What’s in a name?
A few years we renamed the coliseum. I don’t remember the previous name; I had to look up the current name (the Lawrence Joel Veterans Memorial Coliseum). Most refer to the location as “the coliseum,” just as we did before it was renamed.
Now we are faced with renaming the fair and we will go through it all again (“Council to vote on fair Monday,” Aug. 14). Afterward, we will continue to attend “the fair” just as we did before it was renamed.
Insanity is repeating your action to get a different result.
Before we choose a new name, we should pass an ordinance that all public buildings and events in the county be named “The Forsyth County” whatever and that any attempt at name change from that would require the destruction of the building or canceling of the event.
Those who wish to honor people or historic events can hold privately funded festivals or erect privately funded buildings. Those who want tax dollars spent more wisely can monitor the City Council to see that the money isn’t blown on outdated business ventures. And those who thrive on controversy can focus on real discrimination — if funding is equal, why is there such disparity in neighborhoods and schools?
What’s in a name? The tragedy of Romeo and Juliet is based on names. We need to direct our attention to changes that improve people’s lives. Plays are a great place for tragedy; real life is not.
A position shift
I used to be very concerned about all of the illegal immigrants coming across the Southern border and making homes for themselves here. It just struck me as wrong that they should be able to flout the law like that.
But over time, my position began to shift. There was so much racism interspersed with the talk about illegal immigrants that it began to turn me off. I began to see that “law and order” wasn’t the real issue.
On Monday, we learned that President Trump isn’t just against illegal immigration, but his policies oppose legal immigration, too. And in his tweets and his speeches, he repeats white supremacist talking points. What he’s doing is obviously racist.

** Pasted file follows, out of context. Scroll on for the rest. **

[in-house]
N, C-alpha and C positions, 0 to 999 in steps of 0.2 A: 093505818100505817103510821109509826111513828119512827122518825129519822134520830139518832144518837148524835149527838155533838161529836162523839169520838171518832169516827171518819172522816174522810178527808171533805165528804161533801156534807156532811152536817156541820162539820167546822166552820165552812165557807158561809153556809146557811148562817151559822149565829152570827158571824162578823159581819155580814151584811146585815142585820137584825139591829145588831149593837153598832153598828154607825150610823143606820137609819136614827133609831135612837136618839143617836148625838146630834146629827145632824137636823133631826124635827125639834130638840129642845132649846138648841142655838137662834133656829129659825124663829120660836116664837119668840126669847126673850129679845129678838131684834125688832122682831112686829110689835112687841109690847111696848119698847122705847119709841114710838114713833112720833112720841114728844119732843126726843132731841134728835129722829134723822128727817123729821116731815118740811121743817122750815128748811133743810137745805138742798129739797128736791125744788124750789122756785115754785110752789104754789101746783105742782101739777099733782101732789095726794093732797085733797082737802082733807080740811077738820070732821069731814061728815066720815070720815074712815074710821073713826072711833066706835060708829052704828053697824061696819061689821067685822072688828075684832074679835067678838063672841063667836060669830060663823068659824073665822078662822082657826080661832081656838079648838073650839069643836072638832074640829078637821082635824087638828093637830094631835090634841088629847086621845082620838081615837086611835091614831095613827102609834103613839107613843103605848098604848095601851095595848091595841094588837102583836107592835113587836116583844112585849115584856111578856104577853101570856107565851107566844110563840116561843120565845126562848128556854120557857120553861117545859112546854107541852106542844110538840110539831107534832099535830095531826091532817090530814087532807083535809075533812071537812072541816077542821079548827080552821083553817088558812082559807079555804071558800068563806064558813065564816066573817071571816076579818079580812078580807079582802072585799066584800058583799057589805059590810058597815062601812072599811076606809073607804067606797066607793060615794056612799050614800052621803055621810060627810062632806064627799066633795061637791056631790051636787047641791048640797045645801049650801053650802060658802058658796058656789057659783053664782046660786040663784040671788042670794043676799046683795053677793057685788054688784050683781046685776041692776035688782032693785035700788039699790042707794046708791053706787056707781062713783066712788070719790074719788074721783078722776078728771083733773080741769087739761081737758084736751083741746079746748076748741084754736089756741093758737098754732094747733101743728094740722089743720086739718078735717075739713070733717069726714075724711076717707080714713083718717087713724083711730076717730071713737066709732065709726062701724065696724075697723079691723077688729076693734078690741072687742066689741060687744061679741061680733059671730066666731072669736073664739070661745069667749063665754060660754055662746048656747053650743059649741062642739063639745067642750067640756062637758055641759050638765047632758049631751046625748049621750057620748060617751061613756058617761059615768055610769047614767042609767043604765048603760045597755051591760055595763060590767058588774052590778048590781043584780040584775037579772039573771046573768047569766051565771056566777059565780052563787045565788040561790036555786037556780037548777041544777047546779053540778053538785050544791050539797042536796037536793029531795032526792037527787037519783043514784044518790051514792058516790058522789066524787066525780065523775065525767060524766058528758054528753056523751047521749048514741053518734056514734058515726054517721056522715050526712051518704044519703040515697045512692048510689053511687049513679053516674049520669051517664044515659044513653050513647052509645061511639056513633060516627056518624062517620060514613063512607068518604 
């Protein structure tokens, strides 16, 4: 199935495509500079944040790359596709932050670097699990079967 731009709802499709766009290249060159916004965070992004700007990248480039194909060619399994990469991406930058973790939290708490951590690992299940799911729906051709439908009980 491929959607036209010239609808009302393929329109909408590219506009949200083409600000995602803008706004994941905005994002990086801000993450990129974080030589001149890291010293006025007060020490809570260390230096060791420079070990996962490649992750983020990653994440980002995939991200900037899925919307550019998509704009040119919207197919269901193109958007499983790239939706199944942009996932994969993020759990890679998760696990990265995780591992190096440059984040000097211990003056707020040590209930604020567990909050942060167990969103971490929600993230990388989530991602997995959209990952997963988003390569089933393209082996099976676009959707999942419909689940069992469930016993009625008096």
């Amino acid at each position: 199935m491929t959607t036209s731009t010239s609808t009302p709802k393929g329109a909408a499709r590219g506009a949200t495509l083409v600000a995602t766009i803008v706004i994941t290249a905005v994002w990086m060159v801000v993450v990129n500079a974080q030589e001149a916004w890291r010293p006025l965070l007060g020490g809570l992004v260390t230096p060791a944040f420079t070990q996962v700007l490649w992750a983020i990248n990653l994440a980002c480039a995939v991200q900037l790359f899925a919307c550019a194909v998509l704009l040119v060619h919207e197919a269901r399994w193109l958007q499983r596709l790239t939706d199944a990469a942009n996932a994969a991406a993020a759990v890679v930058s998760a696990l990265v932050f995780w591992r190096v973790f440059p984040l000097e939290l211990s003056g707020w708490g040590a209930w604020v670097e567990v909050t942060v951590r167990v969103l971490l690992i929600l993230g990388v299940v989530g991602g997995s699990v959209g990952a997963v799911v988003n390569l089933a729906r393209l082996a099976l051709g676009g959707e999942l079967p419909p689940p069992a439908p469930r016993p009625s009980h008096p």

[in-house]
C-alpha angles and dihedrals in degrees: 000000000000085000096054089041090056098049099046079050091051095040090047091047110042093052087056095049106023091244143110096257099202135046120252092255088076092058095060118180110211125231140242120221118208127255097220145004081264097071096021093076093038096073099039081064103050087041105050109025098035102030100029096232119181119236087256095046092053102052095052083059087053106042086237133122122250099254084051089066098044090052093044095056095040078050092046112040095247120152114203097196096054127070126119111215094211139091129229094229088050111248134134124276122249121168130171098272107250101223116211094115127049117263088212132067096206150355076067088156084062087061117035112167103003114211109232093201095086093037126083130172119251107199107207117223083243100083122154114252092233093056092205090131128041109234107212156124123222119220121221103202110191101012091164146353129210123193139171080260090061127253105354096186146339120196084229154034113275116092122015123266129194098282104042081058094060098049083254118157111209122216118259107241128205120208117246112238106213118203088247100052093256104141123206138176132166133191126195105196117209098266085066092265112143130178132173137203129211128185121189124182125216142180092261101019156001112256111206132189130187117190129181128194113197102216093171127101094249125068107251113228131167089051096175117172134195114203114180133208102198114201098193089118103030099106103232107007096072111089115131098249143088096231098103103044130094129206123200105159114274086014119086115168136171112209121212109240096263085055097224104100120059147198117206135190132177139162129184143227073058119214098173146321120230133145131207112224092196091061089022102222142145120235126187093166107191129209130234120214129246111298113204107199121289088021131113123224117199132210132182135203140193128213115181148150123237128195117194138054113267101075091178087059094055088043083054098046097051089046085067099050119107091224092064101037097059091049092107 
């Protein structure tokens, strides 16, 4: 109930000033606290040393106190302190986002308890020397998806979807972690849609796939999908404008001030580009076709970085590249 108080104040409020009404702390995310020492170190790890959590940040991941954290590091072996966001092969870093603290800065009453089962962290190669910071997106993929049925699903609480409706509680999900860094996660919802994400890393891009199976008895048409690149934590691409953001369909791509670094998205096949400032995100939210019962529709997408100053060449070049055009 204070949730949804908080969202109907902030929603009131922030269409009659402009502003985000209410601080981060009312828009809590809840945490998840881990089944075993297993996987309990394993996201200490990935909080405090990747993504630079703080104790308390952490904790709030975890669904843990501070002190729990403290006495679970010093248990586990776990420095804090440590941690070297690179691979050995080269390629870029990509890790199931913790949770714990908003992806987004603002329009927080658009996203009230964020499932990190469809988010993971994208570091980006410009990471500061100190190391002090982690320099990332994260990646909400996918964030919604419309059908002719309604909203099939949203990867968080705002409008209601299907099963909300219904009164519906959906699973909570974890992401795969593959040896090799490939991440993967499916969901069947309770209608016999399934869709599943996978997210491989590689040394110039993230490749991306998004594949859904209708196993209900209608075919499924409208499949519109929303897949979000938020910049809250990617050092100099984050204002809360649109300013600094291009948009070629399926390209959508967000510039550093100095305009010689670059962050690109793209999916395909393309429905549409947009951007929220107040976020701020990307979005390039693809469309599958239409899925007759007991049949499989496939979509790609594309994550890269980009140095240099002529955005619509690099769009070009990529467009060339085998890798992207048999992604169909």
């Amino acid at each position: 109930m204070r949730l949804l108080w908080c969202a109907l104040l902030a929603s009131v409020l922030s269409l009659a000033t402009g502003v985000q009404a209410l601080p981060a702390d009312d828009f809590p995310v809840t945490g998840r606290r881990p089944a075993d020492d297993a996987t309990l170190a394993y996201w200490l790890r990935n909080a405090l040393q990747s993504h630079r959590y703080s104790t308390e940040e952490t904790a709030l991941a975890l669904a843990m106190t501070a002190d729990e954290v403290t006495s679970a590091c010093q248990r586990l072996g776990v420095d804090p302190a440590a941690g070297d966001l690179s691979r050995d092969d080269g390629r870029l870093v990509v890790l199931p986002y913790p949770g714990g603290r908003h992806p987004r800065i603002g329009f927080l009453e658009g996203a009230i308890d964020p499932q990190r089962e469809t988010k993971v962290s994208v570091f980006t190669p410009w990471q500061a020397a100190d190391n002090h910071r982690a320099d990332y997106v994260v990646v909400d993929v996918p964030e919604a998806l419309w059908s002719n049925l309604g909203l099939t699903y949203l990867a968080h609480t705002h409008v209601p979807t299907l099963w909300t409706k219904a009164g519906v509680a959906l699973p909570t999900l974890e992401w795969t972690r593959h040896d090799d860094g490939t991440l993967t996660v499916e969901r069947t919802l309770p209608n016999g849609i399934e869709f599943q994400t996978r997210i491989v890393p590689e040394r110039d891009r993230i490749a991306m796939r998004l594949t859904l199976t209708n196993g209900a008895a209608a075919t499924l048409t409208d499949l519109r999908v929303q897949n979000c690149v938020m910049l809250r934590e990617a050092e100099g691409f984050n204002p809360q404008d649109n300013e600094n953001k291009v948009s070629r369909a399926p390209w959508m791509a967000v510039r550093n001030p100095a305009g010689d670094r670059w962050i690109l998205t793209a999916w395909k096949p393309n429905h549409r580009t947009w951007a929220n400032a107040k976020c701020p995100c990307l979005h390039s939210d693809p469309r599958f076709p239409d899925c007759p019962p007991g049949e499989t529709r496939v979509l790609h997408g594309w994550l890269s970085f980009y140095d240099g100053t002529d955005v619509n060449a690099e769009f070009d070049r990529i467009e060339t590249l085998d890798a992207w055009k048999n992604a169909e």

People come across the border illegally to benefit their families, sometimes to save them from being murdered. On one level, it’s wrong. But the solution offered by the Trump administration — stealing children from their parents, putting them in camps, practicing cruelty against them for the sake of being cruel and frightening people out of coming here — is a worse sin. It’s a crime against humanity.
The writer of the Aug. 12 letter “Then came Trump” says that Trump “continues to say what most people think.”
I’m not that pessimistic. Three million more Americans voted for Trump’s opponent in 2016 than voted for Trump. I think more Americans are interested in justice and mercy than in cruelty.
I guess we’ll find out for sure in the 2020 election.
Sad for us
If someone pushes their way into my house uninvited and decides they are going to live with me, that’s called “home invasion.” The law uses that definition. So Fox News Channel host Tucker Carlson is absolutely right when he says our borders are being invaded.
Sad for all of us is that we don’t know who they are; how many there are; or where they are. And we have a presidential election coming up.
That’s what worries me.
Susan I. Rudd
Our continuing tragedy
The United States has 4.4 percent of the global population, but approximately 42% of the guns owned worldwide. How many more will die in a nation that values its guns more highly than the lives of people?
When a person cannot expect to be safe anywhere, in malls, in schools, in places of worship and celebration, we cannot afford to remain silent and on the sidelines. Too much is at stake.
Support gun control legislation that will take the weapons of war out of our homes and off the streets and will require stringent background checks. Stop shopping at major retailers that sell guns. Vote against politicians that receive high ratings from the NRA.
Whatever you’re paying columnist Scott Sexton, it is not enough.
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